By Kac Young PhD, ND, DCH
Several years ago my neighbor called me on Halloween afternoon and said she wanted to drop by healthy “treats” for me to put in her kids’ sacks. She brought two boxes of raisins and I agreed to give her kids the raisins instead of candy bars. Later that evening her two daughters came to my door, rang the bell and were excited to show off their outfits. They took one look at the raisin boxes in my hands and burst into tears. The mother was ten feet in the background looking guilty and frustrated. Not wanting to go against her wishes, I knelt down to the 6 and 8 year old girls and asked them what they were crying about. They opened their sacks and showed my about 20 identical boxes of raisins and then sobbed again, ruining their clown makeup and breaking my heart. The poor mother was a wreck. She had wanted to do the right thing and spare her kids the effects of sugar, sugar, sugar. But had she done the right thing? Yes and no: mostly no.
Using the nutrition labels on popular candies, it is safe to assume that the average child accumulates 3,500 to 7,000 calories worth of treats on Halloween night, according to Donna Arnett, Ph.D., chair of the Department of Epidemiology at the University of Alabama-Birmingham’s School of Public Health. According to a recent report, a 100-pound child who consumed all of those treats, or 7,000 calories, would have to walk for nearly 44 hours or play full-court basketball for 14.5 hours to burn those calories. (1)
Sugar enters the bloodstream and causes the body to react:
Within 10 minutes: the sugar hits your system.
20 minutes: Your blood sugar spikes, causing an insulin burst. Your liver responds by turning any sugar into fat.
40 minutes: Your pupils dilate, your blood pressure rises, and your liver dumps more sugar into your bloodstream. The adenosine receptors in your brain are now blocked, preventing drowsiness.
45 minutes: Your body increases your dopamine production, stimulating the pleasure centers of your brain (the same physically response someone would get from heroin).
60 minutes: If you are eating chocolate, the caffeine will make you urinate, and you will eliminate important nutrients including calcium, magnesium, and zinc, as well as sodium, electrolytes, and water.
After 1 hour: You’ll start to have a sugar crash, meaning you will likely be irritable and sluggish, thus increasing your body’s desire to repeat the sugar-consumption cycle. (2)
“Yikes,” say parents. What can I do? Halloween is important to kids. It’s the national holiday of candy and frivolity. You want them to participate but there are ways to manage their acquisition and consumption without taking boxes of raisins to all your neighbors in advance!
Spare the sobs and disappointments by managing the candy loot.
If you are handing out candy from your house choose the bite sized sizes of Butterfinger, Three Musketeers, Milky Way, Raisinettes, Starbursts and York Peppermint Patties which are the lowest in fat and sugar. Or, better yet, try alternatives like mini pretzel bags, sugar free hot chocolate packets, mini rice snacks, whole grain trail mix packets, apples, tangerines, glow sticks, erasers, pencils, temporary tattoos, or create popcorn balls without corn syrup and wrap them in ghostly paper. (Kids love clever packaging!) See more ideas from Clemson University, http://www.clemson.edu/extension/hgic/food/nutrition/nutrition/life_stages/hgic4112.html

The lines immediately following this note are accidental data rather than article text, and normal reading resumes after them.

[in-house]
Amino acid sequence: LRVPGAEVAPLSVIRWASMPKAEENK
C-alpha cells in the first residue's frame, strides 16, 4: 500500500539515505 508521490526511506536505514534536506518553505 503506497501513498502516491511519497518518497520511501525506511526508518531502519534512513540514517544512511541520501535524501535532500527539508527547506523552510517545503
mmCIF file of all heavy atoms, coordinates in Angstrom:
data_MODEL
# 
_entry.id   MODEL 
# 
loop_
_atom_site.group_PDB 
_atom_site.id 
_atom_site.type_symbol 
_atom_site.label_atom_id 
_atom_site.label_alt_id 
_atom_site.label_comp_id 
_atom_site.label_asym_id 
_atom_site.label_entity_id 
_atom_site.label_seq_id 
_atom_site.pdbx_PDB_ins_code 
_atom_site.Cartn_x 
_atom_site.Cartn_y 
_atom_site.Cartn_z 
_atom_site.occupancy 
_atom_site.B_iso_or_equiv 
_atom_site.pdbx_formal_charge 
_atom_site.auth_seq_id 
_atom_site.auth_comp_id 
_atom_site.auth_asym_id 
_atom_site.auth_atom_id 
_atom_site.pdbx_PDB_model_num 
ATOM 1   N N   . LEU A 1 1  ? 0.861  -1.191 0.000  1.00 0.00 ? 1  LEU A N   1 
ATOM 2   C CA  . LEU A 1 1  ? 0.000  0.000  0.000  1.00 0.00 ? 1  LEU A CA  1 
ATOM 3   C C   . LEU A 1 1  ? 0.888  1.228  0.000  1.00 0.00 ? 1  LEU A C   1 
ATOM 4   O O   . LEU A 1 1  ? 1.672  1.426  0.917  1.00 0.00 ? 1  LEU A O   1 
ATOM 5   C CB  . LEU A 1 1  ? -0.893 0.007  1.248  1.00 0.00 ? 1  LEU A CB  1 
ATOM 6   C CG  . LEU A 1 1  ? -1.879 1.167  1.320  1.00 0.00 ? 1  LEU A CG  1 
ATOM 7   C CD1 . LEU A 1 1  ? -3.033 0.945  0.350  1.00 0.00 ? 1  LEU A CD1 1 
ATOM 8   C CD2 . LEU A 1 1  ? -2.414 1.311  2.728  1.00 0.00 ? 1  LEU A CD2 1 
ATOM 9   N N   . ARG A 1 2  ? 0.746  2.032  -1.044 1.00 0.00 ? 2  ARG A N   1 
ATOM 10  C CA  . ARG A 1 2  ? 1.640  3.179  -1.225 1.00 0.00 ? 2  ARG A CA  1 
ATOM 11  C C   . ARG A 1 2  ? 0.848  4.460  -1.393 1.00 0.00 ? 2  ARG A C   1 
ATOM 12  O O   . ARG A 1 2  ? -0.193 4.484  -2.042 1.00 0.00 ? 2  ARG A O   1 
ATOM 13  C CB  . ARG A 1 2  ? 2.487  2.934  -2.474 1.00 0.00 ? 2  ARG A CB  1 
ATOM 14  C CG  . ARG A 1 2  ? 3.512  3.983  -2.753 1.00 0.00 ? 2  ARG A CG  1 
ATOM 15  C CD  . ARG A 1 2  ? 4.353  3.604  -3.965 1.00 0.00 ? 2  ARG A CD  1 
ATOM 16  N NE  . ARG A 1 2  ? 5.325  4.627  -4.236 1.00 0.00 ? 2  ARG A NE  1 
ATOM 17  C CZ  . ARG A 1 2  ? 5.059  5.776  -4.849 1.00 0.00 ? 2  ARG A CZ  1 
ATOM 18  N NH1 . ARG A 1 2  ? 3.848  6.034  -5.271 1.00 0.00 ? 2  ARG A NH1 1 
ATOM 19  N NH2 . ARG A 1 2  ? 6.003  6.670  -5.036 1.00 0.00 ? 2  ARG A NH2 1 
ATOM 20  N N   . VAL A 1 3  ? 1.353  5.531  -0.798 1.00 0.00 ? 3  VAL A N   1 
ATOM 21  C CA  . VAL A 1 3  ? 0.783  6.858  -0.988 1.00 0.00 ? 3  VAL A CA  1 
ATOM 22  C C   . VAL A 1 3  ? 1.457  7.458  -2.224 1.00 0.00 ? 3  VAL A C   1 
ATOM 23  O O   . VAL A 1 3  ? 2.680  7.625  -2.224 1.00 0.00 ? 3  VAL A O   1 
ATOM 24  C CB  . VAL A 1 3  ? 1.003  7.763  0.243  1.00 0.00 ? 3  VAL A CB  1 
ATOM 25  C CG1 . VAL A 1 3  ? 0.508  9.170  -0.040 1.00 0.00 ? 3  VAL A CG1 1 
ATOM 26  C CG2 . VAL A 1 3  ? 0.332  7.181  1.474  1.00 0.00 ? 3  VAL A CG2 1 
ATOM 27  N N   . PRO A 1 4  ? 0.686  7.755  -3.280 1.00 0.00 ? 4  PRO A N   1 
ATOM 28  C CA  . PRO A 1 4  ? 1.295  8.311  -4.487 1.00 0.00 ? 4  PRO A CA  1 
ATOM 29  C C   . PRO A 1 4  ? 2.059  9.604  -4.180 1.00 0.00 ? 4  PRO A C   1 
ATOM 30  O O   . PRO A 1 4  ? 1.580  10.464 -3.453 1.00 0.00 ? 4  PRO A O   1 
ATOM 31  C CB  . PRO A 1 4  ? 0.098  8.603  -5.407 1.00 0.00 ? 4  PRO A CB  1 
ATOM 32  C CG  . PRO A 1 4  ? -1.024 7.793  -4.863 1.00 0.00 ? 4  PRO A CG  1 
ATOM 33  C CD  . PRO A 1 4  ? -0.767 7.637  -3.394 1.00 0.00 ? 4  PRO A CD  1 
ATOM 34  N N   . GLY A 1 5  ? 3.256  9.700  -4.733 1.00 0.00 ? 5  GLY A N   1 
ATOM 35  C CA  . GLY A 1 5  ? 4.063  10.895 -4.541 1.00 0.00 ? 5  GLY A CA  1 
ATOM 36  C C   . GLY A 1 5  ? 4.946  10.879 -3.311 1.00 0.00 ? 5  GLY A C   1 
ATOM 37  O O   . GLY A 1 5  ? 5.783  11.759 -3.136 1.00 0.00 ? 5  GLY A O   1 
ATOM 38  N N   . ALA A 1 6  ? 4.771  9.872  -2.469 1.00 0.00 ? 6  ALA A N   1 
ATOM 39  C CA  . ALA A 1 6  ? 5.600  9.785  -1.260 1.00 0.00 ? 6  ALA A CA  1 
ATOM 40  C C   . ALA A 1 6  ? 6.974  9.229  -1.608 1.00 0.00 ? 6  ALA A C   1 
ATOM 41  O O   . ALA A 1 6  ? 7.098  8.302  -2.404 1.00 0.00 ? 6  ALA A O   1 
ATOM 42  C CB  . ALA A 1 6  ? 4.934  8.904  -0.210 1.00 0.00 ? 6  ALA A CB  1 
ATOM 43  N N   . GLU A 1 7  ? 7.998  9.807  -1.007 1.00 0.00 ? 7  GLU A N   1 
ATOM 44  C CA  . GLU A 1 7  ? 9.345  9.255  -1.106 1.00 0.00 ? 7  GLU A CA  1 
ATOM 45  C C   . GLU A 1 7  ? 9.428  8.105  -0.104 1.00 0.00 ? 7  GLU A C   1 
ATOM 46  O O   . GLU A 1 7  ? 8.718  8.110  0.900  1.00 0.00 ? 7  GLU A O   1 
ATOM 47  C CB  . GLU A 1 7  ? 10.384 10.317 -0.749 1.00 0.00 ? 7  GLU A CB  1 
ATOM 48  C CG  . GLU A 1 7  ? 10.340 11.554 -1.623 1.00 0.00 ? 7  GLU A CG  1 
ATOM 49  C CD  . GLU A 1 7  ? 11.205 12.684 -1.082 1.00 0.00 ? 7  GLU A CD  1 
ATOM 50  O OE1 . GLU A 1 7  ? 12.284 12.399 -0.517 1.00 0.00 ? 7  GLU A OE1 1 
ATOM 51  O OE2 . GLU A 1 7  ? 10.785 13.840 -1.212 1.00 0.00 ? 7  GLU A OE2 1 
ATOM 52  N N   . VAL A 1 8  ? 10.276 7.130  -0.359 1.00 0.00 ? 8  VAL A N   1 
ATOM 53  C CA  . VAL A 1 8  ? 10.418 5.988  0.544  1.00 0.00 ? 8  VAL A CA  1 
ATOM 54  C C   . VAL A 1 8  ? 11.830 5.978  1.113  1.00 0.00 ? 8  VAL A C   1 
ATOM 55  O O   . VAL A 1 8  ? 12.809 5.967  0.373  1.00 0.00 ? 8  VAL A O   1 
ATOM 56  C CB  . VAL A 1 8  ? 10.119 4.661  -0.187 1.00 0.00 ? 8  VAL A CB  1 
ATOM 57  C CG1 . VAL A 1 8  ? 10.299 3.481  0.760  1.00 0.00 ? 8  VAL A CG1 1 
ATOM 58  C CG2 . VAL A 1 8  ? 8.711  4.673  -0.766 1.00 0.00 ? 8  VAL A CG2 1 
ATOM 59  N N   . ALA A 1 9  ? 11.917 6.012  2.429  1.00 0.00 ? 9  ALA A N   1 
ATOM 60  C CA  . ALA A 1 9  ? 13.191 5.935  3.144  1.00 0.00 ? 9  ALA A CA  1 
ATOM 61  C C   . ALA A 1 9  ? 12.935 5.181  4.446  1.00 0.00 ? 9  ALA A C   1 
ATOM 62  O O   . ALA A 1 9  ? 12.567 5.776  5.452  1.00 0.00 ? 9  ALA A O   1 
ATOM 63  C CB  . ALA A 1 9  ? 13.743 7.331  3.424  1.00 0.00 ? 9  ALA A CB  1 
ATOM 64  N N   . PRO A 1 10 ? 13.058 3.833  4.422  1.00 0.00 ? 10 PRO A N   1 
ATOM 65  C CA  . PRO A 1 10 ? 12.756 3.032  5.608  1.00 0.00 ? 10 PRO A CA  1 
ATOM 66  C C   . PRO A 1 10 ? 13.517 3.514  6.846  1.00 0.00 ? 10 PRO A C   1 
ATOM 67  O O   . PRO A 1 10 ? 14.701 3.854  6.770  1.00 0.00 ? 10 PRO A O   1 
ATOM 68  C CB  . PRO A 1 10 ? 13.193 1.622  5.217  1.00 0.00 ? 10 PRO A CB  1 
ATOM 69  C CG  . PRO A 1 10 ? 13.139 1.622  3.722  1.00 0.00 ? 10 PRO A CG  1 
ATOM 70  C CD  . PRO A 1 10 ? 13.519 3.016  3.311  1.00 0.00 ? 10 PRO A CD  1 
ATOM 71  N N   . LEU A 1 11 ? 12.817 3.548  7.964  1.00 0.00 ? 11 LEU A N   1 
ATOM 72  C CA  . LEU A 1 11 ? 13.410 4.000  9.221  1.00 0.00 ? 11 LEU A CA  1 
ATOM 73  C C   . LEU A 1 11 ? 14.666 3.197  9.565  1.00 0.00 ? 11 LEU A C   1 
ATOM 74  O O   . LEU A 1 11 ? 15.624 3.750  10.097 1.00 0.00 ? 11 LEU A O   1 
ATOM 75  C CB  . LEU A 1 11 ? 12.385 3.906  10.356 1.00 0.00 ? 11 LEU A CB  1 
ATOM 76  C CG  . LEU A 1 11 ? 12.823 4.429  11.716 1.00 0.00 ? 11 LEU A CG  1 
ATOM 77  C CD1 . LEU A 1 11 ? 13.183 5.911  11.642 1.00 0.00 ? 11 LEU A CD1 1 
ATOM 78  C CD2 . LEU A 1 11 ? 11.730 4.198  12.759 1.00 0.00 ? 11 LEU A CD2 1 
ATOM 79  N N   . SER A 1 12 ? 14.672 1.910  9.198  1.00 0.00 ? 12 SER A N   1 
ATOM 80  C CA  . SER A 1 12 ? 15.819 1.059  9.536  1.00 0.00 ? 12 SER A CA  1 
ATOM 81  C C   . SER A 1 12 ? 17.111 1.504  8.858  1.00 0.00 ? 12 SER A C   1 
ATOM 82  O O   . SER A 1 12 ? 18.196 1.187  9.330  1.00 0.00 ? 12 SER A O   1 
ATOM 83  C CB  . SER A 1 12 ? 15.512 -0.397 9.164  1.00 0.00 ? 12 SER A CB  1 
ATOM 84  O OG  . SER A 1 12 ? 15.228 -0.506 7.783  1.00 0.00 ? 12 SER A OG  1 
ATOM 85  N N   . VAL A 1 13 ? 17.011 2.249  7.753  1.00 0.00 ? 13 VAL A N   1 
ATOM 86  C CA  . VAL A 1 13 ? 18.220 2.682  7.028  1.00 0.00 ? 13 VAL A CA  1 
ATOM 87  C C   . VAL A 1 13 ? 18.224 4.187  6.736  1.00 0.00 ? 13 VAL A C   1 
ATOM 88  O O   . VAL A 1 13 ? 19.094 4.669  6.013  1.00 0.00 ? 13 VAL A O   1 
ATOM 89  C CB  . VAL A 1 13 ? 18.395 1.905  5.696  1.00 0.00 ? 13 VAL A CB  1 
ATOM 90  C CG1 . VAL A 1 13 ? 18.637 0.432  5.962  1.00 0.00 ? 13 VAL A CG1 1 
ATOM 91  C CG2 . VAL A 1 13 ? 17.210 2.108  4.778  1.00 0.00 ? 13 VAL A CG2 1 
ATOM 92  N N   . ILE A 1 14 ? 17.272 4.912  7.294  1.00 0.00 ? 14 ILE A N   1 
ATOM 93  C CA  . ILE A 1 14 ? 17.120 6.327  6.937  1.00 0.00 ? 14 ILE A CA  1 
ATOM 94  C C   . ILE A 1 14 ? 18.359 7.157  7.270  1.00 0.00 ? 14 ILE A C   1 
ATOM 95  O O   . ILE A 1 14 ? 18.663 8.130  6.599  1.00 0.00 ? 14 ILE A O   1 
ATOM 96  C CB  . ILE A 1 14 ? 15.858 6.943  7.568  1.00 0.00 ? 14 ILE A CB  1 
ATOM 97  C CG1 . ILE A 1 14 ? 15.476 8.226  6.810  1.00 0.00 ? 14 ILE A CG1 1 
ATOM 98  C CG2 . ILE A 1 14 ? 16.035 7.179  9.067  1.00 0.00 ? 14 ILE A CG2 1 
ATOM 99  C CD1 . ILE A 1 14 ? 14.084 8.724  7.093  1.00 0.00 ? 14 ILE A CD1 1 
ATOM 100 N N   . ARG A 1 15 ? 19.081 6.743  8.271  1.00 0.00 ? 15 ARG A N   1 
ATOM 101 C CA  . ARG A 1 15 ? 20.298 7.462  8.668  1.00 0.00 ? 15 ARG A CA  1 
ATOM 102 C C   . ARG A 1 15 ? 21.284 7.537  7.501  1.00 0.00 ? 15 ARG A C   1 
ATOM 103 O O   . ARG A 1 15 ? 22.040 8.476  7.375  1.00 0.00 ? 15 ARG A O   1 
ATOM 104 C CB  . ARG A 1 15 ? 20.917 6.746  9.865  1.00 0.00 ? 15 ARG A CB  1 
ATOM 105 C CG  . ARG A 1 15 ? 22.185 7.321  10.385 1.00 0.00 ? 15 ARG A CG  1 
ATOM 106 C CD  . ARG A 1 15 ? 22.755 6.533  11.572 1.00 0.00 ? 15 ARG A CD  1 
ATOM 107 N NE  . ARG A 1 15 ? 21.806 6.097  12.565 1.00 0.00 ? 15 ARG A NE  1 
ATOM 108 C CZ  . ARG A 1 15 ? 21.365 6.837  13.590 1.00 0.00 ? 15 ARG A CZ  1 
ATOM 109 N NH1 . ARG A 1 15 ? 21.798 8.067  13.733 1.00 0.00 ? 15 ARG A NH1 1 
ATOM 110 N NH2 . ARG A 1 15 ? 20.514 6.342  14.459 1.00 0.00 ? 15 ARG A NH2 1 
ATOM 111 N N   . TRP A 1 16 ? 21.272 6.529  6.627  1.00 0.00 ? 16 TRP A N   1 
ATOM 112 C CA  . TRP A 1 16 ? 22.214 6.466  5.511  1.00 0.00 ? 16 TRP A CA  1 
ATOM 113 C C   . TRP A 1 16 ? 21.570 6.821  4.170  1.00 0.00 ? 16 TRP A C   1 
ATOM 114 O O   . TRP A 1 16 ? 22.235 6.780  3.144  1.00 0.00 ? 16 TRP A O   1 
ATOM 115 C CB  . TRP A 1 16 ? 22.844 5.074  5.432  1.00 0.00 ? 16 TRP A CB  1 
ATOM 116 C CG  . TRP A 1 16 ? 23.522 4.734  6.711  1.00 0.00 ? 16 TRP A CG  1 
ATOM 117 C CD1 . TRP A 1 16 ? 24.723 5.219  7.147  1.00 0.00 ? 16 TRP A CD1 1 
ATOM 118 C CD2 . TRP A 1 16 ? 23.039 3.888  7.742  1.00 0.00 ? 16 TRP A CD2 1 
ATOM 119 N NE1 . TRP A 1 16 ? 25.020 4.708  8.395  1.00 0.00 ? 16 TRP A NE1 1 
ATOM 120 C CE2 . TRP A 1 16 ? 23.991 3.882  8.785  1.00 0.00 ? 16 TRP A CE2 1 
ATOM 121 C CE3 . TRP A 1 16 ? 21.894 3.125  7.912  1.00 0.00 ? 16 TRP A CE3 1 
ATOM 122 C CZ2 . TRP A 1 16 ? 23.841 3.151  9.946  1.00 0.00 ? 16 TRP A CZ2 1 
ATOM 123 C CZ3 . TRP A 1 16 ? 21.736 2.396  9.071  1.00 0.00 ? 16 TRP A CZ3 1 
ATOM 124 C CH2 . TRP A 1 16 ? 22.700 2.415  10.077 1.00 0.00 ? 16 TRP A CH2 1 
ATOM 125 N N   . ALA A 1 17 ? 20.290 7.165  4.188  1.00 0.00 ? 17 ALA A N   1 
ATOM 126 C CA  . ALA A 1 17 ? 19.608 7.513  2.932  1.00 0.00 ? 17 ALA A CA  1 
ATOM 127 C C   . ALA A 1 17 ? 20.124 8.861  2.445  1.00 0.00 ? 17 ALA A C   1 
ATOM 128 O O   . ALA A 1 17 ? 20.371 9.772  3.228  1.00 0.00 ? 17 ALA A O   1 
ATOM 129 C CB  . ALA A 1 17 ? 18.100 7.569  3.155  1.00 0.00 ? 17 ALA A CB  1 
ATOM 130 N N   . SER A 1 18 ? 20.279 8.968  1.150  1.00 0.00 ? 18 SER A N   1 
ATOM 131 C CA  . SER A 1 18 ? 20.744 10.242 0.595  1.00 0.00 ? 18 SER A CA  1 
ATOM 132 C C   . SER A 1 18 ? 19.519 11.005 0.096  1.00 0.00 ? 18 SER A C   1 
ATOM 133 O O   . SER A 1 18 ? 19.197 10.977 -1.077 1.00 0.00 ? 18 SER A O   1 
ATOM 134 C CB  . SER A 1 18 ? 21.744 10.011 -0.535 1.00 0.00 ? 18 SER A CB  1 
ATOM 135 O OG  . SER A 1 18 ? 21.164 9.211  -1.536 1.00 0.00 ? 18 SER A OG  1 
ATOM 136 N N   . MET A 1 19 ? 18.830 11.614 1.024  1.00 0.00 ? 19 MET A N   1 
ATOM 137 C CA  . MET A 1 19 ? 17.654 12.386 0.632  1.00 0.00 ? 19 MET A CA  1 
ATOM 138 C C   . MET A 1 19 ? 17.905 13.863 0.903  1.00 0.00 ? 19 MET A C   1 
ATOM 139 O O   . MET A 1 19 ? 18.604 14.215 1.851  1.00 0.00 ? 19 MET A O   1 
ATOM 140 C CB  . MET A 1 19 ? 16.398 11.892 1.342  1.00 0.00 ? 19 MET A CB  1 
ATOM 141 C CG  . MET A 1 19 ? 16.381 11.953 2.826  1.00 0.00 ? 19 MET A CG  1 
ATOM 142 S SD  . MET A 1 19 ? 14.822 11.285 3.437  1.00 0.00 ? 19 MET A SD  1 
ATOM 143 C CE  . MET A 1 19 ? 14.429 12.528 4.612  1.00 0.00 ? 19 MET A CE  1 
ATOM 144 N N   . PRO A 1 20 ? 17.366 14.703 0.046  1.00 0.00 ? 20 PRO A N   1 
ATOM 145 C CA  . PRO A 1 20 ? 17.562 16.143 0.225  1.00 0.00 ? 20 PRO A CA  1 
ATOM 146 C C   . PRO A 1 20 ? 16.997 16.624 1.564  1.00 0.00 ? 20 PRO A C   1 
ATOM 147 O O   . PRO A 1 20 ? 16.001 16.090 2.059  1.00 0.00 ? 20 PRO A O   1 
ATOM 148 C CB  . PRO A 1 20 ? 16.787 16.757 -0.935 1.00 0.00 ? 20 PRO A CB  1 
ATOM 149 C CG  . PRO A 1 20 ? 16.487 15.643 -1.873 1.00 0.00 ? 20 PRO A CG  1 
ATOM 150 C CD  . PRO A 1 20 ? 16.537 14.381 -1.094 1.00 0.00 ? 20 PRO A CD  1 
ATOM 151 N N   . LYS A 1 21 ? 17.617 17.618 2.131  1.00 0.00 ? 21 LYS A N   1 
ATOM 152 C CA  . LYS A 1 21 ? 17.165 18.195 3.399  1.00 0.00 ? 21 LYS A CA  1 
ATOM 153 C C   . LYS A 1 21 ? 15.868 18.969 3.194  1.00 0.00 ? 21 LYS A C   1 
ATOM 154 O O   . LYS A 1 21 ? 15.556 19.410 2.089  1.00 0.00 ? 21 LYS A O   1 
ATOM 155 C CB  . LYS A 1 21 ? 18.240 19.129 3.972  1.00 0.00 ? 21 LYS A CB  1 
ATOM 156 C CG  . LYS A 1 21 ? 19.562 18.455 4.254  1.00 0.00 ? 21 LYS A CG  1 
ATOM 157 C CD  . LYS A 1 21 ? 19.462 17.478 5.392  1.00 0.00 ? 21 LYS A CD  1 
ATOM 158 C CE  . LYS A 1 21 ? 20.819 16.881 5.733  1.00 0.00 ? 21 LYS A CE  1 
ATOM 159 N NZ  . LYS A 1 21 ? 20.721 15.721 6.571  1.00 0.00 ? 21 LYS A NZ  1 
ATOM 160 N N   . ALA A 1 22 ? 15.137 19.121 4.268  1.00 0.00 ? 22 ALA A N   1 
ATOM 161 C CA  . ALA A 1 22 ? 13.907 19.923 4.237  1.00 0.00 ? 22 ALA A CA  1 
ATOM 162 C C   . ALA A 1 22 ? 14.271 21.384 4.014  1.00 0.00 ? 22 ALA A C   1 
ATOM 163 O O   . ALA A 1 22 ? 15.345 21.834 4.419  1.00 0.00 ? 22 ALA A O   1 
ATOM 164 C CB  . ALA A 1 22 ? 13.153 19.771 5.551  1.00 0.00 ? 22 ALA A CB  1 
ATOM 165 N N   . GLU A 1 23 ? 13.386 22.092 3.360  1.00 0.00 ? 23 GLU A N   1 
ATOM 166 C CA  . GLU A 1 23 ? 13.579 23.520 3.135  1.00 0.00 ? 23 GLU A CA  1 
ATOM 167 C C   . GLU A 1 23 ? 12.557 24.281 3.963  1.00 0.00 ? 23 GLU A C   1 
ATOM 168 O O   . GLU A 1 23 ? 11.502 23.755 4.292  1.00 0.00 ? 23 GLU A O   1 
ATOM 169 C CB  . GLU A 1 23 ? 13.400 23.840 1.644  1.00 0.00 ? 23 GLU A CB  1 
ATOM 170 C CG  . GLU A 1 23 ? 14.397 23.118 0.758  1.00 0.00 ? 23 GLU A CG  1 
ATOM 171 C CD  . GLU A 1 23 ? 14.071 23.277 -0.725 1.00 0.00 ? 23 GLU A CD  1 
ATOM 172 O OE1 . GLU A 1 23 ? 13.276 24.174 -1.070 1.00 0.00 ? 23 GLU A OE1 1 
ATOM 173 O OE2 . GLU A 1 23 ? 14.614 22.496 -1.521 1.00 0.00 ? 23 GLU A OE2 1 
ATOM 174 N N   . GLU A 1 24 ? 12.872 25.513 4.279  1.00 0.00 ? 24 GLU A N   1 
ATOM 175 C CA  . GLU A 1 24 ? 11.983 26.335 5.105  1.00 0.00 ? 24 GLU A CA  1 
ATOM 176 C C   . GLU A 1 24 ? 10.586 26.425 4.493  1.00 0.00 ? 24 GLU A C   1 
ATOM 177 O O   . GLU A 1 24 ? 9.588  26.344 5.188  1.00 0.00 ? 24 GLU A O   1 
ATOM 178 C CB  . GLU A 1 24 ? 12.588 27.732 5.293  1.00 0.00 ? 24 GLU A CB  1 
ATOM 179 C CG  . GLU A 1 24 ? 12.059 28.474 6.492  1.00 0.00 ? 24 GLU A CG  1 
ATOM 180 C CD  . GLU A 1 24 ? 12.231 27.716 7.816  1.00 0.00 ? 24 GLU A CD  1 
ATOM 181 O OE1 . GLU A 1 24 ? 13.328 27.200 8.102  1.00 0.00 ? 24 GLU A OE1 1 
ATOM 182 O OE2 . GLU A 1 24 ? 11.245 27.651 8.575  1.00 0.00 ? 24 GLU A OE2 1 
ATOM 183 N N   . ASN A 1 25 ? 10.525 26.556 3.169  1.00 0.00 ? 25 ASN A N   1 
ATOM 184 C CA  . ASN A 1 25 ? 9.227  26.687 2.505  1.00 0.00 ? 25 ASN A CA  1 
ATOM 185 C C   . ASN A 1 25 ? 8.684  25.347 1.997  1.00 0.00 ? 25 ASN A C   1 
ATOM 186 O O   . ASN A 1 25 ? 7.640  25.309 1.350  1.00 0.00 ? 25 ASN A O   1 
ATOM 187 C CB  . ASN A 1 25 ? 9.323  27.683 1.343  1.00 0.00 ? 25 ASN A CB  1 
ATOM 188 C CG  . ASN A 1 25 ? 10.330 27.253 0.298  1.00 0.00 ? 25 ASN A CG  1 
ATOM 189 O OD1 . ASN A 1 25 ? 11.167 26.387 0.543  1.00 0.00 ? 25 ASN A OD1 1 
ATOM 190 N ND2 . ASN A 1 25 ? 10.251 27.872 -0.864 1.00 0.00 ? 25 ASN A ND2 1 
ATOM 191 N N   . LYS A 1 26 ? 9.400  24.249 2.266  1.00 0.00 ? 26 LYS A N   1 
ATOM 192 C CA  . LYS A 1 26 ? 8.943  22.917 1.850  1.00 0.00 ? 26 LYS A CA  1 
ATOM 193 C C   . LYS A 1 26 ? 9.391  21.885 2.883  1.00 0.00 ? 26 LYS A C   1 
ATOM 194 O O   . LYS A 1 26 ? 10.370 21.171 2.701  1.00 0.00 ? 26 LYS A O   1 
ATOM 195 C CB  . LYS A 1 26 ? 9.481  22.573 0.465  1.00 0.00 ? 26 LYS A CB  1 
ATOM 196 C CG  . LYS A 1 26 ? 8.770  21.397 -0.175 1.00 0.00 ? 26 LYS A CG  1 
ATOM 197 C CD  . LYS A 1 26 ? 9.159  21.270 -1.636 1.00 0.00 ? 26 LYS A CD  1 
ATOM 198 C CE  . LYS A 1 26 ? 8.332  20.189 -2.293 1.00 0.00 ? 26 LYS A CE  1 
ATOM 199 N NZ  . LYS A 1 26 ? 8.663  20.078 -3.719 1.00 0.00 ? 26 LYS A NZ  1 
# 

When the kids get home from the night of tricking or treating, sit down with them and ask to see the “haul.” Work with them.
1) Have them separate their favorite candy from the ones they don’t like. Make two piles.
2) Determine how much is in the “like” pile and arrange to buy out half the pile with money, gift certificates, privileges, or special events.
3) Donate the “unlike” pile and a portion of the like pile you “bought out”.
Operation Gratitude, based in the Army National Guard armory in Van Nuys, Calif., has been sending care packages to troops since the war in Iraq began in 2003. Moreover, dentists are being encouraged to include 100 toothbrush/toothpaste sets along with any candy they send. (3)
4) Set up a plan for the candy consumption. Limit it to 3-4 pieces a day for a certain amount per day and create a chart to keep track.
5) Make sure they brush their teeth directly after eating the candy to avoid tooth damage.
Be sure to reward them for controlling their sugar intake. Explain why it is important and congratulate them for creating health inside their bodies. Be the inspiration they need to see and keep your own mitts out of the candy jar, too!
Have a Happy Halloween without the side effects of sugar shock and tooth decay.
– Kac Young, a former television director and producer, has earned a PhD in Natural Health and is a Doctor of both Clinical Hypnotherapy and Naturopathy. She is the author of 10 books. Heart Easy is a system of nutritionally sound, delicious meals that promote heart health, long life and taste great. In the Heart Easy Cook Book sound nutritional advice is followed by family favorites that have been turned into heart healthy meals anyone can make and everyone will love.